Regulations on jewellery sent from Ireland


Does anyone know what is required on packages from Ireland?? What are
the required stickers and labels, and what should be declared. Any
loopholes ???

Best wishes to the wonderful Orchid family


One thing to consider is the fact that in the USA, it is illegal to
sell anything under 10K as gold. I have seen pieces made in the UK
marketed over here as 8K gold, and as far as I know that is not a
permissible practice. If Ireland allows 8K and you are marketing your
goods in the US, this can be an issue.

Lee Einer
Dos Manos Jewelry

Hi Tina,

Try looking up Stamps | Current Accounts | Credit Cards | Loans | An Post
Which has most of the info you need.

Neil KilBane,

Hi Lee,

8K or 8ct is not a legal standard in Ireland or the UK, but as far
as I know it is in Germany where it is also stamped 333.

The lowest legal standard for gold in Ireland and the UK is
9K/9ct/375 this was to stop the import of gold from Germany,
similarly the minimum standard in the US is 10K/10ct/417 to stop the
import of UK and Irish gold.

In Ireland the accepted standards are 9ct, 10ct, 14ct, 18ct, 20ct
and 22ct, then there are marks for 990/1000 and 999/1000.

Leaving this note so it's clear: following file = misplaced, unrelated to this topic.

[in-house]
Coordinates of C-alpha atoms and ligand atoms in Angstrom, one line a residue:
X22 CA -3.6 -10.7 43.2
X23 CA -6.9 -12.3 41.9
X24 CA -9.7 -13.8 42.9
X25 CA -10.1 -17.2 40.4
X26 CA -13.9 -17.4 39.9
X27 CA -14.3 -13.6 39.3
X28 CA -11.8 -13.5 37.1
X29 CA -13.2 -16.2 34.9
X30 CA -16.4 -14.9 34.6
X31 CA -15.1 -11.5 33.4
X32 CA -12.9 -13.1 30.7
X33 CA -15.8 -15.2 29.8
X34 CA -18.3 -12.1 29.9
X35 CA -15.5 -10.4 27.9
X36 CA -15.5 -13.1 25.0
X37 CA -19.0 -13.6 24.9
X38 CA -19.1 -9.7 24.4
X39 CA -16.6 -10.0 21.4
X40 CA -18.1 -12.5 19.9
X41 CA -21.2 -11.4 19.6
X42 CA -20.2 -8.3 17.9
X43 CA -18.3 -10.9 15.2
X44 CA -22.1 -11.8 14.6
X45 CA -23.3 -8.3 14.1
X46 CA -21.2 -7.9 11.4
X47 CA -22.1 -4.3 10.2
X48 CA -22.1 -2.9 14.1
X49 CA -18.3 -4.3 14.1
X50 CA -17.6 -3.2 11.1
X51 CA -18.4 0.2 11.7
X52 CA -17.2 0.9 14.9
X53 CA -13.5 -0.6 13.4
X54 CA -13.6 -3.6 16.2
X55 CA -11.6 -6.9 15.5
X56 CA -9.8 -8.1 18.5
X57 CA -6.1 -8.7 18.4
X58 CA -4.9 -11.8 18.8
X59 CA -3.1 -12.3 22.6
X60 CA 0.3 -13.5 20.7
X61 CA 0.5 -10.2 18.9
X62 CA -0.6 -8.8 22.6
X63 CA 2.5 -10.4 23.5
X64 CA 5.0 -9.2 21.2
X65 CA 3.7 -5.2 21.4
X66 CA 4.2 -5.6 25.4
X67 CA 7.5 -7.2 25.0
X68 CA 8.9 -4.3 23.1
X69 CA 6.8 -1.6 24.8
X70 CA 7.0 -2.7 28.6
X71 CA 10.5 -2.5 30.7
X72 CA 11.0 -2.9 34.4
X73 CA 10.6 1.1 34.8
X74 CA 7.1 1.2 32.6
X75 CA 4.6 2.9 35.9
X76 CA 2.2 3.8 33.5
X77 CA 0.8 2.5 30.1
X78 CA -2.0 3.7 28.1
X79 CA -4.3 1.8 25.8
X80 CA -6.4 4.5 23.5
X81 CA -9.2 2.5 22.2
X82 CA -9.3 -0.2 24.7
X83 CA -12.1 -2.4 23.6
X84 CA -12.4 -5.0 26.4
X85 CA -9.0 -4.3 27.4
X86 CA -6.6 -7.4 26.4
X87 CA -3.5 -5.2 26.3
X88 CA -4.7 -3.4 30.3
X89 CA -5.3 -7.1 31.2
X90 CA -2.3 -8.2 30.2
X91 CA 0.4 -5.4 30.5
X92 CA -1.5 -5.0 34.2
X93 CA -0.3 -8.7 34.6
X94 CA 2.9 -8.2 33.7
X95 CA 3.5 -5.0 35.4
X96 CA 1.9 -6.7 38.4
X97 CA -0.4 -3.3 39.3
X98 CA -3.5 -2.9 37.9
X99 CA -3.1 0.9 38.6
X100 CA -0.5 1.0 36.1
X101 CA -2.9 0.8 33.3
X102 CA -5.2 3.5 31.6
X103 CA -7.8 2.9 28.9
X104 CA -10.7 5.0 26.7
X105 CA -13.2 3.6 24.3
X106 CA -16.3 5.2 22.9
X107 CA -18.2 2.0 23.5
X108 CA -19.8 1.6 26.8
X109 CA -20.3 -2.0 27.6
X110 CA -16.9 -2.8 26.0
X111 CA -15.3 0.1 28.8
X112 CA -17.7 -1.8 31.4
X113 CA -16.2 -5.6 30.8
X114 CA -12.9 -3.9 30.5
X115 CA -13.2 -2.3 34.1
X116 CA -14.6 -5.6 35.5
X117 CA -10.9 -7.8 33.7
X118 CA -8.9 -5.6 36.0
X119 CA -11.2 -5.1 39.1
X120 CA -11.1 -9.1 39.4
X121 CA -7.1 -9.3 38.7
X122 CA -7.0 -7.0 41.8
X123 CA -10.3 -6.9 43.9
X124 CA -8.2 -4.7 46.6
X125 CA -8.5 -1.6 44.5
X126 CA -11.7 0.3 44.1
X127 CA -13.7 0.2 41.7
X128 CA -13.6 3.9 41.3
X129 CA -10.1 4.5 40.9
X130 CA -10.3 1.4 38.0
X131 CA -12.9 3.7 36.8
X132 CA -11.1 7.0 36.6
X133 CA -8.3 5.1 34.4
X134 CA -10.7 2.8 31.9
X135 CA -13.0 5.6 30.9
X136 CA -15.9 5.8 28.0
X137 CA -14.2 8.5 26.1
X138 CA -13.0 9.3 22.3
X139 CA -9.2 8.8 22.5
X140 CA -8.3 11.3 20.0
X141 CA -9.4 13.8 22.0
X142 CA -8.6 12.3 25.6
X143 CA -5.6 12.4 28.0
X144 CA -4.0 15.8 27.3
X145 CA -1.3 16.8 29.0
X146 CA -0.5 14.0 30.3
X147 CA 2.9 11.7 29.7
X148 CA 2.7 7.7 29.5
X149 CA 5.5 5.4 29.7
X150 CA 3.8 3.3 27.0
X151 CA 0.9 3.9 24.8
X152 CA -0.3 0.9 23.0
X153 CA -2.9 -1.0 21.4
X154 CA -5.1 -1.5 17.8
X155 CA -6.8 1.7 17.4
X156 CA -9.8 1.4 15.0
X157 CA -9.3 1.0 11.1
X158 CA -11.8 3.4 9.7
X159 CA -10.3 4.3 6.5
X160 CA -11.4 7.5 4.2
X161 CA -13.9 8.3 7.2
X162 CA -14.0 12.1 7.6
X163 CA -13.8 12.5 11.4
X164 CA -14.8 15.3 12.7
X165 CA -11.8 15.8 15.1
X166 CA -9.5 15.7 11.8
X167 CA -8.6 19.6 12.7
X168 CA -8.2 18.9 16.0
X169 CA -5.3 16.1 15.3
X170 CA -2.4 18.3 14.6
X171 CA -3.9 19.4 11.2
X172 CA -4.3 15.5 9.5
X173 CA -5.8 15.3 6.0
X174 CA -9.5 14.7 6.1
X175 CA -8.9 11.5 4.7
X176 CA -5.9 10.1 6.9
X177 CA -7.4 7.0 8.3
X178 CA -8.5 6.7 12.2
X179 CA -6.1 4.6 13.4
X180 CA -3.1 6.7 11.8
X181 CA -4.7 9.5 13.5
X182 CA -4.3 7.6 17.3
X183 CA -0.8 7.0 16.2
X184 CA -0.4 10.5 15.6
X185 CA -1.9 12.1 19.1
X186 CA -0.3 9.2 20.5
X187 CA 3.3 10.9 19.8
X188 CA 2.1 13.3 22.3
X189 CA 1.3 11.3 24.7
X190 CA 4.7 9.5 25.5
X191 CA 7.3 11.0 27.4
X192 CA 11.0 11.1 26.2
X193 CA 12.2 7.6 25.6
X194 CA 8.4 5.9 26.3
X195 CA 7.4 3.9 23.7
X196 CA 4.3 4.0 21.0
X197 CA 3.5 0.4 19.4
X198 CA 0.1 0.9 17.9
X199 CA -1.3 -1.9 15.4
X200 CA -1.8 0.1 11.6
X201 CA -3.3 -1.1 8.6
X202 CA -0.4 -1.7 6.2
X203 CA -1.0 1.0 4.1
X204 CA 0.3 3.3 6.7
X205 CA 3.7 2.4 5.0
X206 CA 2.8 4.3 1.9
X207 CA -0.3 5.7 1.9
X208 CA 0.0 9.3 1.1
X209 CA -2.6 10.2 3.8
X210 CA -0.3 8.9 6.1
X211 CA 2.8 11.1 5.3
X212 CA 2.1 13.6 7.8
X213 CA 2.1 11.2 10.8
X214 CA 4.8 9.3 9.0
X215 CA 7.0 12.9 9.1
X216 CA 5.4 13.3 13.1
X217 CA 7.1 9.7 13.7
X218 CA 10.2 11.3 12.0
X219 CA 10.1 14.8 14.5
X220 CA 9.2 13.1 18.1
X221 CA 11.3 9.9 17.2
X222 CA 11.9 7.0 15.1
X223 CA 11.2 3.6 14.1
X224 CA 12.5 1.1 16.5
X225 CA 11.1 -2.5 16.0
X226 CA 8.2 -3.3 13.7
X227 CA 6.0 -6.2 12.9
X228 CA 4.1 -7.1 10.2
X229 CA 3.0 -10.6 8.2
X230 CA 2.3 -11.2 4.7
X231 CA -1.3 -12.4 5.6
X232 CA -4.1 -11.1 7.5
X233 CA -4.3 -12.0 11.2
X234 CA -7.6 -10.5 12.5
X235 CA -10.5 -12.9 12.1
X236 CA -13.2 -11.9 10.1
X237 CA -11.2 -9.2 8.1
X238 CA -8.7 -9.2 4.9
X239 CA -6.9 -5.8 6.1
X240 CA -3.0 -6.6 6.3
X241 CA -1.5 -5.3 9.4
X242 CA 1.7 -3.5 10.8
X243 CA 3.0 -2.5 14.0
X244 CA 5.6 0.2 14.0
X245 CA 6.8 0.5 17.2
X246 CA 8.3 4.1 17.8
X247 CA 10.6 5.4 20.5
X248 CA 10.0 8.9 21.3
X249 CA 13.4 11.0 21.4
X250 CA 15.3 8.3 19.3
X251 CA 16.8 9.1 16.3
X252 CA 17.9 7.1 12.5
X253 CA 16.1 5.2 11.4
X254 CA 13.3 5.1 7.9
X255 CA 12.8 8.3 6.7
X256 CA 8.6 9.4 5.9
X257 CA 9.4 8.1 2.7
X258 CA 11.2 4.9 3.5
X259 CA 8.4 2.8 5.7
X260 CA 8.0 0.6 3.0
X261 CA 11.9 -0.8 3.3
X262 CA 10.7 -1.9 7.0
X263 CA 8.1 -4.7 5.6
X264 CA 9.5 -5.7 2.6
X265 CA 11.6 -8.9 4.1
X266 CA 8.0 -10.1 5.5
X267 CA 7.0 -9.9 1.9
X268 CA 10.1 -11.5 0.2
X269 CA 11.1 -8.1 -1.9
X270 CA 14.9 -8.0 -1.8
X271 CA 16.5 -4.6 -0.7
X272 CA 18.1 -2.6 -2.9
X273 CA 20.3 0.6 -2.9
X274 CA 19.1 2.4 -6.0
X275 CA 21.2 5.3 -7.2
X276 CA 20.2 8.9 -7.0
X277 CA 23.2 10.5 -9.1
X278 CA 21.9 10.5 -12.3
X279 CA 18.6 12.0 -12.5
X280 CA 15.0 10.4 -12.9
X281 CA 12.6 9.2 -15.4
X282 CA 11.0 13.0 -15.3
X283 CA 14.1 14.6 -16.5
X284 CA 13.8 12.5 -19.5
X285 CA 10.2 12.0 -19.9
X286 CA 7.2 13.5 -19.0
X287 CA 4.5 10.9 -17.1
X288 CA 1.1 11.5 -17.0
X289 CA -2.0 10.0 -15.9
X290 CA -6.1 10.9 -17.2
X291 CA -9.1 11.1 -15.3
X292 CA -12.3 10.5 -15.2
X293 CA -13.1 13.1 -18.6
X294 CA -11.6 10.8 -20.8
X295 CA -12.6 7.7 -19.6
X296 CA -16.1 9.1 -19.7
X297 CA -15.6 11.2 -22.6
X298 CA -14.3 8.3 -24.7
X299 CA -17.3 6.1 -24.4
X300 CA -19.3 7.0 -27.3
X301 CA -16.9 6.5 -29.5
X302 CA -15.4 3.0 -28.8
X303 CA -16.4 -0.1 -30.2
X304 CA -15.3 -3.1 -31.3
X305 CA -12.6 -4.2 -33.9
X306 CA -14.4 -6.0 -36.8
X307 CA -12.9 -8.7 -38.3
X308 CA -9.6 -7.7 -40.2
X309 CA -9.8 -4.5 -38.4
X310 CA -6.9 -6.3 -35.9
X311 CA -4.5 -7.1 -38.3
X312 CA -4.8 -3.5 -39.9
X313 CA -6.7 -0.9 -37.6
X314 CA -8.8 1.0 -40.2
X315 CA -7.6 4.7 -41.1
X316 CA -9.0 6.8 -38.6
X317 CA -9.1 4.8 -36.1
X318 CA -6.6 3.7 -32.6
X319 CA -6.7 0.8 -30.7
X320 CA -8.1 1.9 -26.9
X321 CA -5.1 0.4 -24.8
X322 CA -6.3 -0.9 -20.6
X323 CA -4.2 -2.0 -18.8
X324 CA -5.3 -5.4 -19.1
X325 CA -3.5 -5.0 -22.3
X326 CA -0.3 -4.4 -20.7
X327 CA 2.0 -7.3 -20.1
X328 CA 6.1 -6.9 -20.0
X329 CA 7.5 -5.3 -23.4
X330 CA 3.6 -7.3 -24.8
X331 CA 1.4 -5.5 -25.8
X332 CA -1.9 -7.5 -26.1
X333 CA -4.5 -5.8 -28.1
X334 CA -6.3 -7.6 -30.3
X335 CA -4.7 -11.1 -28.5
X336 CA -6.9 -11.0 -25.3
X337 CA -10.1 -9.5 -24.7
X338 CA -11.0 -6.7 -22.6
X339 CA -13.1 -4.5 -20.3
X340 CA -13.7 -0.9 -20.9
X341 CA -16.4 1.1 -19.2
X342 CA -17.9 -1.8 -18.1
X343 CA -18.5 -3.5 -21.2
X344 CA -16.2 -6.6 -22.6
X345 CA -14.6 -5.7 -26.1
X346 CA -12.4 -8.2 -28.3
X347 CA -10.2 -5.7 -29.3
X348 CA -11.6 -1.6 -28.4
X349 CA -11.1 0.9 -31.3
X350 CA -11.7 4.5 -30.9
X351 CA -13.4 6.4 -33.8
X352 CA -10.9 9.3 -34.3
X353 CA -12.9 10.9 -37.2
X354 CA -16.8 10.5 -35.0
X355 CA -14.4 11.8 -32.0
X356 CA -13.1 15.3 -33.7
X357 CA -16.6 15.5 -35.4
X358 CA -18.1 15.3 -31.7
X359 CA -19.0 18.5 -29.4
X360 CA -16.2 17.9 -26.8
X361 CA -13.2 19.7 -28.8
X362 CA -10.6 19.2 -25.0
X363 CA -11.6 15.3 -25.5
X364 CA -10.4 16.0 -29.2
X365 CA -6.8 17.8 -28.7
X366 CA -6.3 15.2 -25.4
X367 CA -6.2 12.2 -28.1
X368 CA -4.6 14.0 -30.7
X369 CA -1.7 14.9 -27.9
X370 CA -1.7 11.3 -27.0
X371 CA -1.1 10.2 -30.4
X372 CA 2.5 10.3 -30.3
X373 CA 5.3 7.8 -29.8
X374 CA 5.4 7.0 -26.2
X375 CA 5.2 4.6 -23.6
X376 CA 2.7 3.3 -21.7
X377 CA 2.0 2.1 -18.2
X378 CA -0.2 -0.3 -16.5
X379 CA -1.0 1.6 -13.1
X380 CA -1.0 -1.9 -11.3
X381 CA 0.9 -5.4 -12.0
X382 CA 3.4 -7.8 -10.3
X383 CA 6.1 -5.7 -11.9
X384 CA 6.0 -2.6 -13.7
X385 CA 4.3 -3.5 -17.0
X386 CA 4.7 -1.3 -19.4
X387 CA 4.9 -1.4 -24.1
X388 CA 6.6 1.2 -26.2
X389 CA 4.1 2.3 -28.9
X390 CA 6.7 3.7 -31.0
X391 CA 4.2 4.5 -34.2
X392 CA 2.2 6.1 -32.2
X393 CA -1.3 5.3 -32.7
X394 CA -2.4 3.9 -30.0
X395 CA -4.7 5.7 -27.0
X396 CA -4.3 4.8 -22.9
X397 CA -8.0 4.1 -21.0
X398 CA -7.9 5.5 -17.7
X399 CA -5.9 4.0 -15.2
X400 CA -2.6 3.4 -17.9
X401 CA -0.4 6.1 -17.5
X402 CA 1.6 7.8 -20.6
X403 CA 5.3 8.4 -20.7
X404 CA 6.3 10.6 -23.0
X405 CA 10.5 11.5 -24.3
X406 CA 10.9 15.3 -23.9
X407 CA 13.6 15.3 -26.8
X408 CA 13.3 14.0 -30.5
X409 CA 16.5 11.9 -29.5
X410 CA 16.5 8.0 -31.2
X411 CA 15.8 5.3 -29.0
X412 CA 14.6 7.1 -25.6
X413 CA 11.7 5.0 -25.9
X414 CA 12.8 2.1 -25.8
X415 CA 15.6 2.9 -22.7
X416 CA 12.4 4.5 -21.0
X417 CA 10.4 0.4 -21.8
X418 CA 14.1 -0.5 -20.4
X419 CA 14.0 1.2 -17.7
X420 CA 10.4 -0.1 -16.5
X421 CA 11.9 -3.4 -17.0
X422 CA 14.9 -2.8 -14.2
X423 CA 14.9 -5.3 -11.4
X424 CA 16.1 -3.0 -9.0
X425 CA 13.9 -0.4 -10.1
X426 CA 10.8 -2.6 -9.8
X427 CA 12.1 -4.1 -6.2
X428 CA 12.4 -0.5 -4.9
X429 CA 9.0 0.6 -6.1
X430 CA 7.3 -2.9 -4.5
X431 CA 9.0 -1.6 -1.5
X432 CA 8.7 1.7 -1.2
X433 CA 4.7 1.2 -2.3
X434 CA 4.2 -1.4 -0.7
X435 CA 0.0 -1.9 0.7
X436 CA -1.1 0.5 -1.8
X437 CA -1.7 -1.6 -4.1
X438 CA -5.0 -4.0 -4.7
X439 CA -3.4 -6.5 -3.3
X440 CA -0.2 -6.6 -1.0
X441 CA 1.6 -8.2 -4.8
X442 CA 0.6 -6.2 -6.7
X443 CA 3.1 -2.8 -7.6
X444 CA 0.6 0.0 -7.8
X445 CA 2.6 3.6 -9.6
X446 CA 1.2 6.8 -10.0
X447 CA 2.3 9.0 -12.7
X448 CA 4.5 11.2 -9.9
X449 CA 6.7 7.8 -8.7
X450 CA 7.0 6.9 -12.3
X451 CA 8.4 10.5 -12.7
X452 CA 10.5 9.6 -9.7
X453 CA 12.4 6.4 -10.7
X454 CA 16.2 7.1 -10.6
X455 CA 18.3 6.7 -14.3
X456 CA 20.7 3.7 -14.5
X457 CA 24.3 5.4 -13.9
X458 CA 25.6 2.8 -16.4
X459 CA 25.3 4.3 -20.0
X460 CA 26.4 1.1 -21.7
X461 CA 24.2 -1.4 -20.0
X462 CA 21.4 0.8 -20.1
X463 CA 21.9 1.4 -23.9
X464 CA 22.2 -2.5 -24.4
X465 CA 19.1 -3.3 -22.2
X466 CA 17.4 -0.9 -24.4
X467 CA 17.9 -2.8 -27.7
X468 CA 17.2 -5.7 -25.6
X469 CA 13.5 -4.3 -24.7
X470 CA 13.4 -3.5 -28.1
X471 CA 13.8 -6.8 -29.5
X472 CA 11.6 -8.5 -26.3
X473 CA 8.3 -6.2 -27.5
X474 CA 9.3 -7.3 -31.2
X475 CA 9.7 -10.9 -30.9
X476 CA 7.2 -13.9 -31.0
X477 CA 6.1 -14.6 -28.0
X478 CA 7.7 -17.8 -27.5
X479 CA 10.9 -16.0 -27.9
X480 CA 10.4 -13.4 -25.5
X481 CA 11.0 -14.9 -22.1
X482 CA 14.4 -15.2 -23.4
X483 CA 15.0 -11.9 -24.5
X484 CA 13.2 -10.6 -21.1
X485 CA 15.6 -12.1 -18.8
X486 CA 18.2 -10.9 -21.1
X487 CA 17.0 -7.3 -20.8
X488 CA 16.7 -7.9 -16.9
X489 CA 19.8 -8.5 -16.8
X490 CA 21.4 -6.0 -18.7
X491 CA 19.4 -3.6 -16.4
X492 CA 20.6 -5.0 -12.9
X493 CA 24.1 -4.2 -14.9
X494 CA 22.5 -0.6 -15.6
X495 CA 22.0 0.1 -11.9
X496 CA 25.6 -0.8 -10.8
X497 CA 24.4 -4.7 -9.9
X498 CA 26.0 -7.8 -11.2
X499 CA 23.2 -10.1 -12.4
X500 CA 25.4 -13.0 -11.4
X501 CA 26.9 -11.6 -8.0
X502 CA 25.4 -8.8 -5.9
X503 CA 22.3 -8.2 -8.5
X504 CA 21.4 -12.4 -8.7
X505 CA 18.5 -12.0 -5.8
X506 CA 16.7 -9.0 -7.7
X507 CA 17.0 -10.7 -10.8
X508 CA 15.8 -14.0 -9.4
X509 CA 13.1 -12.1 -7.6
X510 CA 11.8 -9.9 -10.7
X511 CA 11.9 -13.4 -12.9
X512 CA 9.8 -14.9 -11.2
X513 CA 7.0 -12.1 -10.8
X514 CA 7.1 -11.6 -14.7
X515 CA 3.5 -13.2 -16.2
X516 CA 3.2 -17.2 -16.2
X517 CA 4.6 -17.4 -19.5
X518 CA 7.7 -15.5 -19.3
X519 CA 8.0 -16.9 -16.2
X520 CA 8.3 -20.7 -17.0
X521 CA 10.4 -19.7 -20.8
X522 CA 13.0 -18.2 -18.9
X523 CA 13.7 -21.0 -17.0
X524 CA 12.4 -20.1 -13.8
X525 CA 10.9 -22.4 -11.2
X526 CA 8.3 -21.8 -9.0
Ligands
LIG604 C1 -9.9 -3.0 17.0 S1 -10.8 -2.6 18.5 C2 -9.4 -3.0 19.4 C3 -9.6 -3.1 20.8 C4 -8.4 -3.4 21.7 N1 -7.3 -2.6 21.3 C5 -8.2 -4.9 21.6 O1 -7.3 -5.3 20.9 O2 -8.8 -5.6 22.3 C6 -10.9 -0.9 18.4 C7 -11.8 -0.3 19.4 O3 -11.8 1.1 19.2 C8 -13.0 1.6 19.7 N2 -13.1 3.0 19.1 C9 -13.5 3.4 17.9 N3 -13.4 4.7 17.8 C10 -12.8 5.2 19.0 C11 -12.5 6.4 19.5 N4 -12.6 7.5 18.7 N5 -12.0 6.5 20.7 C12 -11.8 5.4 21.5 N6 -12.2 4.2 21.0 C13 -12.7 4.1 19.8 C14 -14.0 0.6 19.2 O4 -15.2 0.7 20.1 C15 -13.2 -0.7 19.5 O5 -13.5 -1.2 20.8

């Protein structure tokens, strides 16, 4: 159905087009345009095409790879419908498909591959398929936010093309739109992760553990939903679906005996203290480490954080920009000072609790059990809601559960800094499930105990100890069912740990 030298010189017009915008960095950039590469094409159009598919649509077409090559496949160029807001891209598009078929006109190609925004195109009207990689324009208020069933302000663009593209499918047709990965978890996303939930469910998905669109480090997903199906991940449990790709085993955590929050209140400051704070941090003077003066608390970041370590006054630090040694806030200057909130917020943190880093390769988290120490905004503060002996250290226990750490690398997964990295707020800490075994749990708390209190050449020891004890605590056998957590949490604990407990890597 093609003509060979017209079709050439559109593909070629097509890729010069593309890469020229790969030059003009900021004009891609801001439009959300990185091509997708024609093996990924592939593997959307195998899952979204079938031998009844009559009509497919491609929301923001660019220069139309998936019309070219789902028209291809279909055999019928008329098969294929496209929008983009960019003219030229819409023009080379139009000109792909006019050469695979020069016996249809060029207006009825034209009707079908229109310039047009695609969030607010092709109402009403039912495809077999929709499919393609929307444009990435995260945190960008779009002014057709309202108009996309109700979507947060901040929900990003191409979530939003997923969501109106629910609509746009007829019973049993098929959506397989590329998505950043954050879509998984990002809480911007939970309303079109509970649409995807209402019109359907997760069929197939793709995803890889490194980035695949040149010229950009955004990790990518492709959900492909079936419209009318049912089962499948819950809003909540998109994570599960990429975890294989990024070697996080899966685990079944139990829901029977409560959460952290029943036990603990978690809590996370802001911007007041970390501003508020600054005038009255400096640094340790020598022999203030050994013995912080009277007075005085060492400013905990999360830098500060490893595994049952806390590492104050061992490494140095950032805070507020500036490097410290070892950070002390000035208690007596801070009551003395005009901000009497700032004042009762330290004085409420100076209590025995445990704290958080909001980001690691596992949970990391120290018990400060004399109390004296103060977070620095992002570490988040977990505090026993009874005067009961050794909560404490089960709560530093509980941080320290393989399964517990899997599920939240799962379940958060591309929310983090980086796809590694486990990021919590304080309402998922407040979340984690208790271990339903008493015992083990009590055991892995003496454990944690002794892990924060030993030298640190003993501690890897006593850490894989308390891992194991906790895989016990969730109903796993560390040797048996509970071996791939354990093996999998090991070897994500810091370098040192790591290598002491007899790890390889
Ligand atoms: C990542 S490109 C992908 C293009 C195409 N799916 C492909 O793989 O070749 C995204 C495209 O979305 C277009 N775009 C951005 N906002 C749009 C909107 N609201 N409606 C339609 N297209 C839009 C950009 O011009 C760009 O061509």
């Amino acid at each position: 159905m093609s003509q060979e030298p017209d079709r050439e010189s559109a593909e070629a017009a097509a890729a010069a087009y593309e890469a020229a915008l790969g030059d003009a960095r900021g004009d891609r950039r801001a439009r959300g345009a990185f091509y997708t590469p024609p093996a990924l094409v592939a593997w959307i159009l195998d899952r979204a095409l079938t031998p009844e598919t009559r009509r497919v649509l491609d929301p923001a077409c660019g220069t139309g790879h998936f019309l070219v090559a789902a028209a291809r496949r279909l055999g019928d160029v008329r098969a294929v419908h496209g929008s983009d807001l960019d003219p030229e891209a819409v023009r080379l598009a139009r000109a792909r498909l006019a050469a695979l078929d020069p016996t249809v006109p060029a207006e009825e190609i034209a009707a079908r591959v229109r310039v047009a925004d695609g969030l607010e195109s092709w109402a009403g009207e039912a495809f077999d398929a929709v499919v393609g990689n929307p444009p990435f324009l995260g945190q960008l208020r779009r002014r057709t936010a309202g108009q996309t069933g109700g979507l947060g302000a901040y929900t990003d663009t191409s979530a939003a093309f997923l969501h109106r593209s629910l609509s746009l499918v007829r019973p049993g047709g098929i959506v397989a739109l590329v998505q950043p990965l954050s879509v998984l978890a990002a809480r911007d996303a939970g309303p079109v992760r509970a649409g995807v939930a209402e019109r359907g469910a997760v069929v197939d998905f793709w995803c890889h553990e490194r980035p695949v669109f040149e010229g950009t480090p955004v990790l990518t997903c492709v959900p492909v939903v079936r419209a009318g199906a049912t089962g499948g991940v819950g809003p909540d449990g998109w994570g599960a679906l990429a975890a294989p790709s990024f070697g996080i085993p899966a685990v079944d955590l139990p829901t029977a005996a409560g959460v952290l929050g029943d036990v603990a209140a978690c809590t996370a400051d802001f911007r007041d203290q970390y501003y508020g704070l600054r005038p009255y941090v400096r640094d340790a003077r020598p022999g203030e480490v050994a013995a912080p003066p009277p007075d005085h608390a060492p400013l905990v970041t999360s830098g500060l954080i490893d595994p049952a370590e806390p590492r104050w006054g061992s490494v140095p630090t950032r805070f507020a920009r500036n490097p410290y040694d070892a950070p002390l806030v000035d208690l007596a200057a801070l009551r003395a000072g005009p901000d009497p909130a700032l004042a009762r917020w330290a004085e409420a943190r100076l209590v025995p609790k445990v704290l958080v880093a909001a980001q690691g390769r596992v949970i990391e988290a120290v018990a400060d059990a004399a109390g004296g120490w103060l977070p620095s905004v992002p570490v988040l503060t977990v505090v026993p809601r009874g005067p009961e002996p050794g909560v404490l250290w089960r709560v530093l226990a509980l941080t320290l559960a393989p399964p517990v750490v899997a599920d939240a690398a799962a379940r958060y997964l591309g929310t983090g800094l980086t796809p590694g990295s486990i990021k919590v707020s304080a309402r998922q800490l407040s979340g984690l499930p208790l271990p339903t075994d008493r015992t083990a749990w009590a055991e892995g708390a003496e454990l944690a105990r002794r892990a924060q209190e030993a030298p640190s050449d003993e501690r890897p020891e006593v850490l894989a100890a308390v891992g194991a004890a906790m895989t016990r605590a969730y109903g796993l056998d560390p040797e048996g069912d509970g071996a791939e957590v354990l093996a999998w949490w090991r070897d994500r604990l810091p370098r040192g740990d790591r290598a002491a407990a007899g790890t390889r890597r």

Neil KilBane,

Hello Tina,

Jewelry sent to the US from Ireland is supposed to be taxed, but
often is not. Especially if it is sent by post. FedEx and UPS
shipments will routinely go through the customs brokers, which adds
6 to 12 percent, more or less. Costume jewlery is taxed at the
higher rate, silver and gold taxed at the lower. Assay office
applied hallmarks are not required if the work is sold in the US,
but your customers may want it anyway. As Lee points out, 9 carat is
not supposed to be sold as “gold” in the US, but lots of it is
anyway. There does not seem to be any consequence for ignoring this
rule other than the fact that most Americans do not much care for
that quality. 10 karat is legal, but most Americans really want 14K
or 18K. We also do not have the regulations about nickel release
from our jewelry alloys.

Looking for loopholes, I would suggest that this depends a lot on
how much you trust the person you are shipping to. Several of my
suppliers will send me their work in uninsured packets by post.
Larger orders are sent in several packets, keeping the declared
value under $250. We have had very good luck keeping the shipping
expenses low this way, with a remakably little loss in shipment.
This obviously will not wotk if the pieces you are shipping have a
higher value. At least not if you are honest about the customs
declaration. Good luck.

Stephen Walker